For former Goldman Sachs employee Edith Cooper, standing out in the workplace is something she’s grown to be familiar with during the last 20 years.
Being the lone person of color in a sea of white faces has proven to be a difficult challenge for her, but serving on the boards of both Slack and Etsy has helped her triumph over her obstacles in her career.
Now the executive is exploring a new business venture with her daughter, an all-inclusive, innovative idea that promotes life and career coaching for everyone.
According to TechCrunch, Cooper and her daughter, Jordan Taylor — a former chief of staff at MIC and Harvard Business School Baker Scholar — have teamed up to found Medley, a new membership-based community that provides young professionals with career development skills and building blocks for life.
“As Black women, we have found strength in our heritage and the resiliency required to surmount the barriers of racism that have existed in our lives and still exist today. We have also lived as ‘diversity’ in the worlds of predominantly white schools, neighborhoods, and workplaces — and have often provided a bridge to broaden perspectives. In doing so, we broadened our thinking as well,” the duo said in a Medium post.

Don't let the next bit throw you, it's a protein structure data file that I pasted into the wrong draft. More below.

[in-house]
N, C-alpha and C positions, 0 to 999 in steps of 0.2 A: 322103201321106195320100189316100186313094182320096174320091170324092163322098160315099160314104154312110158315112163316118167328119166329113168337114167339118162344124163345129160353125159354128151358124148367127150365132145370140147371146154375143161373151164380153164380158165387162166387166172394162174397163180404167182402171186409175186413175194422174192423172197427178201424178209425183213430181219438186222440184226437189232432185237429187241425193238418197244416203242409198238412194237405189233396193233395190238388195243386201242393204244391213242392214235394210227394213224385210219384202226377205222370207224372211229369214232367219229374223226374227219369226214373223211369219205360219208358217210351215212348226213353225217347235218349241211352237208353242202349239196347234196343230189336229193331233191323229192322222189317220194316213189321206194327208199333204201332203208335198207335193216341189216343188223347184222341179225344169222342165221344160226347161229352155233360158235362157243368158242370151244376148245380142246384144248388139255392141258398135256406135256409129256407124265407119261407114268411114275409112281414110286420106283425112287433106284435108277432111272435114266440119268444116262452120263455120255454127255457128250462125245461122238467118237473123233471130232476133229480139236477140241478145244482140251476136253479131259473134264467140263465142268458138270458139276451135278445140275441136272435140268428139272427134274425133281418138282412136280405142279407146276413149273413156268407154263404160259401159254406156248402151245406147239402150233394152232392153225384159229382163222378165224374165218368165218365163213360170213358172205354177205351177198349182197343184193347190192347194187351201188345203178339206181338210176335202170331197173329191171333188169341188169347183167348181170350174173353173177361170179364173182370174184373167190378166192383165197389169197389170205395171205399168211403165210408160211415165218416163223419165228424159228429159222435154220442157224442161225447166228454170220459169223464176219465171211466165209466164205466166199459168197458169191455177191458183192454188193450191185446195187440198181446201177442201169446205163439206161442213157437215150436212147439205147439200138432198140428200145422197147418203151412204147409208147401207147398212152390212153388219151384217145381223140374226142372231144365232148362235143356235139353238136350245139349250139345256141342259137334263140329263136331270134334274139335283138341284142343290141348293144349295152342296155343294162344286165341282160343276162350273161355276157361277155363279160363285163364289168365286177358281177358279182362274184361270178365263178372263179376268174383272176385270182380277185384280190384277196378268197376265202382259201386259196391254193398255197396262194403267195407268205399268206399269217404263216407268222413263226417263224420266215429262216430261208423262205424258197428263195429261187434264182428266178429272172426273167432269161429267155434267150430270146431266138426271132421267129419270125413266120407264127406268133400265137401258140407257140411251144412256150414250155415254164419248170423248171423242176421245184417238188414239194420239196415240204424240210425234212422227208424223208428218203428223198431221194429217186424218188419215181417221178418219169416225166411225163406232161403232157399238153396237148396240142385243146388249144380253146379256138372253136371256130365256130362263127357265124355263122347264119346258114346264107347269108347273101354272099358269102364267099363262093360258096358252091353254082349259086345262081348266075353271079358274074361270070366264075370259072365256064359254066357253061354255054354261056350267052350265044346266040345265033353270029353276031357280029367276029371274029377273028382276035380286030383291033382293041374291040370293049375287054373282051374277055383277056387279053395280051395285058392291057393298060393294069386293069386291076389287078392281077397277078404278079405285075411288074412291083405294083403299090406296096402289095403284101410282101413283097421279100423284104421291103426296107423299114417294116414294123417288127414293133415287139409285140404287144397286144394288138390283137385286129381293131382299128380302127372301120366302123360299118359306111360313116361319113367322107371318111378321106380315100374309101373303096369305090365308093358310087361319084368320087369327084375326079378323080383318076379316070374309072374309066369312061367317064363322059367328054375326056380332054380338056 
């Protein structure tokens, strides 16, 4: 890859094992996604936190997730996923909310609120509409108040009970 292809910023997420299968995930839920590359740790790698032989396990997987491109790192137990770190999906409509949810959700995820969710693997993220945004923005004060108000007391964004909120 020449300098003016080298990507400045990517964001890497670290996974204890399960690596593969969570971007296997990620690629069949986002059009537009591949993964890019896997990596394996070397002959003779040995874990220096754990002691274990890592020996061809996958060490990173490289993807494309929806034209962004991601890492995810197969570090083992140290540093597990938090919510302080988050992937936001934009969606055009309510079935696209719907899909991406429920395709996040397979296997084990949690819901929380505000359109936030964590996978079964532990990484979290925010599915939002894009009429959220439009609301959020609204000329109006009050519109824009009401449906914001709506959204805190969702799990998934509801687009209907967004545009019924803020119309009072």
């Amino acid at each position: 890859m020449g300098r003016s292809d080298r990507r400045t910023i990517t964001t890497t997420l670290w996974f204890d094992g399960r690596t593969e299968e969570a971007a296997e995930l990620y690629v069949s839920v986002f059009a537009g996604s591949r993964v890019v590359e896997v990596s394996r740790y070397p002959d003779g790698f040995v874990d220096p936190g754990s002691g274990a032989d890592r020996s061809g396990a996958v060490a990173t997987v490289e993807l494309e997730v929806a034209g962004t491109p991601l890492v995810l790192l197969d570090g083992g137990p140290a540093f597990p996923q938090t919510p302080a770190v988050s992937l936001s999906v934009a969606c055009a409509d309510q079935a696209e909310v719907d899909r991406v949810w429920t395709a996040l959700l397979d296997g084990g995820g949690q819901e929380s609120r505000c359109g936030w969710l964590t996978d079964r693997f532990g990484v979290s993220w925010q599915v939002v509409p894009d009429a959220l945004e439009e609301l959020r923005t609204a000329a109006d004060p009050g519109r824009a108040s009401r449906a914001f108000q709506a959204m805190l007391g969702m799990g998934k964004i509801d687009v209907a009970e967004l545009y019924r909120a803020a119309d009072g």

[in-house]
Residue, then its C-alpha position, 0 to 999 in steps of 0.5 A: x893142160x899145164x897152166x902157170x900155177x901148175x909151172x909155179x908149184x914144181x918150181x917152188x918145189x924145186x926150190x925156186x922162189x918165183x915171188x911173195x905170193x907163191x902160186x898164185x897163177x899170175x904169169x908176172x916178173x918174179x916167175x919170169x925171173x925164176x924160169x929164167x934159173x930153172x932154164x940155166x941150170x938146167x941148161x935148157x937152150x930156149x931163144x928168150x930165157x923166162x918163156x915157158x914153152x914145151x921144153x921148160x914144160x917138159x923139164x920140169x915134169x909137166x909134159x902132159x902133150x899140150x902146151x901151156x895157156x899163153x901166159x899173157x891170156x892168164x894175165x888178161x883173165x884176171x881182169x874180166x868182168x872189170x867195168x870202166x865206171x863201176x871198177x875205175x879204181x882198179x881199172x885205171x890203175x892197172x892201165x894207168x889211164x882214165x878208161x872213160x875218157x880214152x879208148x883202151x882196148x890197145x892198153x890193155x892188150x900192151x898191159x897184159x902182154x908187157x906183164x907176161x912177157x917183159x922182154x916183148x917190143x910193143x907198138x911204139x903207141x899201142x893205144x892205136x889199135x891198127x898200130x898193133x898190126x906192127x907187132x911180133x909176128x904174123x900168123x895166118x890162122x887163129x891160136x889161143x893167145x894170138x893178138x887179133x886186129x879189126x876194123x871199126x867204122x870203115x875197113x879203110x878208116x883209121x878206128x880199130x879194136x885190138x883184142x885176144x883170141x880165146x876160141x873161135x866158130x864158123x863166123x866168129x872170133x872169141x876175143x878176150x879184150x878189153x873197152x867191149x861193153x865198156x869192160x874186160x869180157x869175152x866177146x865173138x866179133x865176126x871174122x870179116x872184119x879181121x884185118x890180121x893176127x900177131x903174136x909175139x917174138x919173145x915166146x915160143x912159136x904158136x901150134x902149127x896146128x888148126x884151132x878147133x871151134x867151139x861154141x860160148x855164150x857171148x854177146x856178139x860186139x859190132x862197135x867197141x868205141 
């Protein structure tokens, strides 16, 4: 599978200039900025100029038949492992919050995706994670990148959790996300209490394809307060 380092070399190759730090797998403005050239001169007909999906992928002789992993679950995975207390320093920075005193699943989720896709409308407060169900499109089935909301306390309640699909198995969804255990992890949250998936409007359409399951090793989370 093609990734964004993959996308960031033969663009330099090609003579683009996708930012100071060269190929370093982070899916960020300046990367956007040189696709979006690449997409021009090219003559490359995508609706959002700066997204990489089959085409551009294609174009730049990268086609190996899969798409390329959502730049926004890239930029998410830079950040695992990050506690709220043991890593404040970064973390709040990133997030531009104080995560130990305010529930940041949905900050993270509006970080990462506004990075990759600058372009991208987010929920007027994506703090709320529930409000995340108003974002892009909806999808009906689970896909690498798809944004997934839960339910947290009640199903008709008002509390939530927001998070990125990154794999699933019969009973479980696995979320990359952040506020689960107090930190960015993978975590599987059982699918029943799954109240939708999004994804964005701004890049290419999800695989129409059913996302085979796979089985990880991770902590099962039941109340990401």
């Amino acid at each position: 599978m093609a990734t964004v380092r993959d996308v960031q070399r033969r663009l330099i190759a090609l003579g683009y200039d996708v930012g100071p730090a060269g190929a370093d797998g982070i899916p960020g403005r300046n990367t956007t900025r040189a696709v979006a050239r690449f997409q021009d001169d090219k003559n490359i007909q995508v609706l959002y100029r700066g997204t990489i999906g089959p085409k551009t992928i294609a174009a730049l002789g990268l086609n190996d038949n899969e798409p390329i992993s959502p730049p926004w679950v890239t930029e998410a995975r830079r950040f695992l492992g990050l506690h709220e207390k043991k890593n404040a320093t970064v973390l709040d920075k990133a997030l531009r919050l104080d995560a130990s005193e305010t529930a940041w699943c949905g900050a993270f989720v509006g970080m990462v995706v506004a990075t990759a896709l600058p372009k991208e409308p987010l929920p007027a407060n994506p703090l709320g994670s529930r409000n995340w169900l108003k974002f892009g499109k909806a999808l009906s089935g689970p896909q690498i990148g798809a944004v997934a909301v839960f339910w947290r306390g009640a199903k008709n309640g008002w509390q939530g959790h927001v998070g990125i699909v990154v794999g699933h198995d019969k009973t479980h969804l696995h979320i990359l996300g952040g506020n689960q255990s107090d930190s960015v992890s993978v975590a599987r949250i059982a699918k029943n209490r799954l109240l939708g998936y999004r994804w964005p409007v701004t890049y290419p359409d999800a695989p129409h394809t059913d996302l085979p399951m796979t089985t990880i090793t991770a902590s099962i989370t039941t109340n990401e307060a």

The two have identified a need in their communities to create this network. The duo has since launched the new startup with a goal in mind to connect users spanning across different industries who have also had shared experiences of being the “only one in the room.”
“This idea of people being able to bring their true selves to work and to be able to talk through what that looks like is at the core of what Medley is offering,” Cooper told Forbes.
In addition to full access to workshops, panels, and discussions led by industry experts, members can also commit to a 90-minute virtual meeting each month, facilitated by a Medley-certified coach. Meetings will focus on addressing and reflecting on the ongoing experiences in their personal and professional lives, Forbes reports.
By merging together personal wellness and professional development in group discussions, Medley is able to prioritize the immediate needs that should always be addressed in the workplace.
“You can’t just look at your career in a vacuum,” Taylor told Forbes. “In order to meet your potential, the ability to have a more holistic approach is incredibly important.”
As stated by Forbes, Cooper’s robust network of coaches for the startup are to be credited to the guidance she received under Merche Del Valle, a former global head of coaching at Goldman Sachs and certified lifestyle, nutrition, and wellness coach.
So far the startup has raised over $1 million in funding from investors, according to Fortune, including Foundation Capital, Away co-founder Jen Rubio, former AOL CEO Tim Armstrong, and Brightwood Capital founder Damien Dwin.
Medley now enters a space with existing progress toward career development with other women-led networks like Chief, which strives to be a resource for women executives at the VP level.
For more information on Medley, visit their website.